2. Black people drive culture – so why don’t we dictate who has visibility?
Whether it’s the latest dance craze, meme, super star or shutting down the adverts of international corporations (looking at you Pepsi), black people – from the continent through to the diaspora and beyond – drive, innovate and dictate global culture. It’s what makes the appropriation of our work so painful, frustrating and lucrative. But here’s the thing – Shea Moisture released two adverts. That’s right. 2.
The first advert displayed a glorious array of black women, both in skin tones, hair textures backgrounds and beauties. The second advert targeted their new audience – white women. Now, I think a smarter move would have been for Shea Moisture to integrate the two adverts –e.g. with a ratio of 3:1 or 2:2 of women of colour to white women. In this way they could have shown the universality of their product without erasing black women. Not only would this have been less tone deaf, but it might have opened the door for other labels like Garnier and L’Oreal etc. to start appealing to black audiences and diversifying their products while amplifying our presence. We won’t know, but what we do know is that Black twitter made an advert about white women using Shea Butter go viral. We did that. We could have made the other advert go viral #blackgirlmagic, because let’s be honest, how many white women even saw or cared about the advert till it started trending? I see the power in calling it out (and getting it canceled), it shows that consumers can still hold markets accountable, but this leads me to my final point
3. Brown Wallets always want a bargain
Hours after the scandal had whipped up a frenzy, Shea Moisture not only pulled the advert, they did a 50% sale on all products. HALF-PRICE on EVERYTHING (while supplies last). Earlier in the day, friends and strangers up and down my time line where planning to boycott and shutdown Shea Moisture, but once that sale was released…no comment. Actually no, that is a huge comment. Since the civil rights era and earlier, black people have shown their ability to shut things down and make those in charge sit up and sometimes even stand down. From boycotting buses to voting in a black president, our voices are loud and strong. Except when it comes to our wallets. Considering the capitalist system is racist, it can often feel like as black people with less purchasing power, we can’t afford to jeopardise our finances for our ethics. But that’s how African Americans won the vote isn’t it? If we’re serious about the private sector not cashcropping our cain-rows, then we need to not buckle at the loose change that falls our way. I wouldn’t be surprised if the money Shea Mositure lost in pulling the advert will be made back in the next 48hrs while consolidating their supporter base all over again by offering weak platitudes for forgiveness. Moral of the story – Bargain Hunting doesn’t lead to social change.
It is frustrating that FUBU (for us by us) -style brands, role-models and movements which historically and presently gave/give us visibility by creating spaces where we feel safe, valued and seen, seem to sell out (or buy-in) for financial gain. I doubt Shea Moisutre had a malign intention in the advert and in a way, is it wrong of them to diversify their consumer base? From a strategic sense, perhaps the only way we can reverse the dynamics of capitalism is to either dismantle the system, or run it, and the latter requires us having that cheddar. Yet if the private sector, black businesses included, is playing a game we don’t like, then we – the conscious, conscientious and financially capable black community- need to reflect, consolidate and execute our power effectively to change the game. We may be marginalised and disempowered via the traditional institutions and corridors of power, but as a social community we shake things up in a drastic way. So let’s be vigilant. We don’t need twitter warriors creating a storm about us being invisible, while in the process increasing the visibility of those that are already in the spotlight. If we can shut things down, then lets also send things up, and make, in this case, our presence go viral. There’s also the question of grace. Sometimes we get things wrong, sometimes in a minor way, sometimes in a HUGE way. Sometimes we need to correct, even discipline and forgive (that hair crack is essential after all). BUT, if we the consumers truly want to hold the private sector to account in a way that affects them, then we need to be bold enough to do that with our words and our wallets (there are plenty of brilliant black hair products out there who need the investment!). If black business exists in white markets, then lets make sure our brown wallets are lined with our ethics, and our money does the talking, not just the spending.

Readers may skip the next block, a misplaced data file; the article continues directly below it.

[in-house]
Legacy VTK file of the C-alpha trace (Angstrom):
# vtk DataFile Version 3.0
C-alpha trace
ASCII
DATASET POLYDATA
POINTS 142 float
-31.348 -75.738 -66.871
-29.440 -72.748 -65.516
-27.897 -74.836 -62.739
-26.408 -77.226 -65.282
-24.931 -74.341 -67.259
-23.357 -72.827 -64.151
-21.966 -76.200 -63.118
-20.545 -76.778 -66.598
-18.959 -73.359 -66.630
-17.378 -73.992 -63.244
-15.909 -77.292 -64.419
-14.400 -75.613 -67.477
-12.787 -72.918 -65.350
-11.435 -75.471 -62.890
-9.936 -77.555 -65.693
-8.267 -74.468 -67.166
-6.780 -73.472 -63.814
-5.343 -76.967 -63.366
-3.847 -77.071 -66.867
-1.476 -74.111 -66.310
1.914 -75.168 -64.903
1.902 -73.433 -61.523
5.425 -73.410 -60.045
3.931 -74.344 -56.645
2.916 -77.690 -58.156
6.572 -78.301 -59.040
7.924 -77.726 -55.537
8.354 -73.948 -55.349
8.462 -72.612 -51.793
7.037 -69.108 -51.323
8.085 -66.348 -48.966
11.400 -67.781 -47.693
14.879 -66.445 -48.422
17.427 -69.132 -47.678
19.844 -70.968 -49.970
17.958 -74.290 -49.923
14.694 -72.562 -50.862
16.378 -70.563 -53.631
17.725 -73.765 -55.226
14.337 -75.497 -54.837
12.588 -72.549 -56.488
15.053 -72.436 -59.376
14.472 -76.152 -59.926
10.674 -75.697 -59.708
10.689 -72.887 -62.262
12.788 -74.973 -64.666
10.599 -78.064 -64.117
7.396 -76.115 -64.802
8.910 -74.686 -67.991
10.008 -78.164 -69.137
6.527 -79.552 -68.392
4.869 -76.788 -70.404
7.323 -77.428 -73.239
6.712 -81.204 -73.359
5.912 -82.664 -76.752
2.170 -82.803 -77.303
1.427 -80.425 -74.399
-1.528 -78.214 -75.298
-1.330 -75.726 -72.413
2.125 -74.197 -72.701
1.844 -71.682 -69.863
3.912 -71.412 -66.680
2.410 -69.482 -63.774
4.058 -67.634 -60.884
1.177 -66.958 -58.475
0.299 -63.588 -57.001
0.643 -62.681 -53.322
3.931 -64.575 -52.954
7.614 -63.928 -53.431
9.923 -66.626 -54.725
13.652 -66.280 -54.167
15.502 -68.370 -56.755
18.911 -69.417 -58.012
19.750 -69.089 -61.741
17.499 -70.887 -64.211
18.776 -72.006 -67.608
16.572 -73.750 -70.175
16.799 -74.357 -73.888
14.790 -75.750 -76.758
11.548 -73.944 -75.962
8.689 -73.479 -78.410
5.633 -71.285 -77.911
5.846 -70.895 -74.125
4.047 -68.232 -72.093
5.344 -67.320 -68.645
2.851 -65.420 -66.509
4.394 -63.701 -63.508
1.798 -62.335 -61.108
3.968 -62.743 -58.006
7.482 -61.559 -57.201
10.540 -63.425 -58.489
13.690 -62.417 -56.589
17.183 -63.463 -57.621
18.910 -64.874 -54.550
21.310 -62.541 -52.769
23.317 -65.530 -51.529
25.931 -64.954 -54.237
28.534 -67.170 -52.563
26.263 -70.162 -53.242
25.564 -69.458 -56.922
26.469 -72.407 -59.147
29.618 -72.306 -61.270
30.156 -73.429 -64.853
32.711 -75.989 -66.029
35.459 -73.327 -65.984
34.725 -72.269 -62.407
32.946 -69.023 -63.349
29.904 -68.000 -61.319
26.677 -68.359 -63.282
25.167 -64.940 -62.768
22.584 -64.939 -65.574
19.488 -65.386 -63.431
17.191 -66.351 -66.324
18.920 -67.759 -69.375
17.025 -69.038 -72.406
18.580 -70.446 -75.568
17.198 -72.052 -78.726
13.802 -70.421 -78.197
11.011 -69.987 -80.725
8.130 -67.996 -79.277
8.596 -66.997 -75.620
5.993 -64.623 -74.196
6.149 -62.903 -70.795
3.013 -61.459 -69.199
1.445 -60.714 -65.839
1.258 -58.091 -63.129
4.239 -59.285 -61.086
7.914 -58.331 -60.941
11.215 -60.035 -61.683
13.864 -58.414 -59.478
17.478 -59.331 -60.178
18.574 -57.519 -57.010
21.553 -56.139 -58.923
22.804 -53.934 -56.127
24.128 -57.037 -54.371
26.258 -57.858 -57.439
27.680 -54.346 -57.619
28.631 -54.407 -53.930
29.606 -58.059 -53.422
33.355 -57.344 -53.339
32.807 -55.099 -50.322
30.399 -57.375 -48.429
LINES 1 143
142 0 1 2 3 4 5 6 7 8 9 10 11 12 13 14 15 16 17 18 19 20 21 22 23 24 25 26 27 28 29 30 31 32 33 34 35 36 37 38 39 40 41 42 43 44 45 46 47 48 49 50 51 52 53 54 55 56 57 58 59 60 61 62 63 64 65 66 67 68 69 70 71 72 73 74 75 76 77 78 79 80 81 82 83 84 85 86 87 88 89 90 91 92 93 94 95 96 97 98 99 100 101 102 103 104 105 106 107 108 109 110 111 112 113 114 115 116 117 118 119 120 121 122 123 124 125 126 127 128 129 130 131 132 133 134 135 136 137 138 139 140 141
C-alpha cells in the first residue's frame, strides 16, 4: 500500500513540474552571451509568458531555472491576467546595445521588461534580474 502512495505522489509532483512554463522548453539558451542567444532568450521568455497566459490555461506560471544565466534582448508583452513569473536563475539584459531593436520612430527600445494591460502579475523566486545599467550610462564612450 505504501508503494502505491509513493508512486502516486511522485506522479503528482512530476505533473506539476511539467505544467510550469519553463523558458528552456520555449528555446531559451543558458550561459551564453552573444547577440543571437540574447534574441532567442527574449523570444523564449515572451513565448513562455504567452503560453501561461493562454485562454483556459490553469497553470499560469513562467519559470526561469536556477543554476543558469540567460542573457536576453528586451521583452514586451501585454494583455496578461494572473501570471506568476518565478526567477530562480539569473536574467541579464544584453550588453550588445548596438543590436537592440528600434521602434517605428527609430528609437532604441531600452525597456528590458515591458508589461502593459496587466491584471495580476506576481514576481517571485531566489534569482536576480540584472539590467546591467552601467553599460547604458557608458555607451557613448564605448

“Is this your ugly dark skinned friend?”
Black women come in all shapes, sizes and shades. Yet for centuries the lie that ‘light is right’ has shaped how, as black people, we relate to our complexion and how non-black people judge and treat us based on our complexion. While society is far from being post-racial, as ‘woke’ millennials we know that our melanin content in no-way reflects our value, worth, potential or beauty. We’ve done the #BlackGirlMagic revolution, our melanin is very much on fleek, yes #darkgirls do rock and skin bleaching? That’s been banished to our mother’s generation – today we’re proud to be #UnfairandLovely. Right? ….right?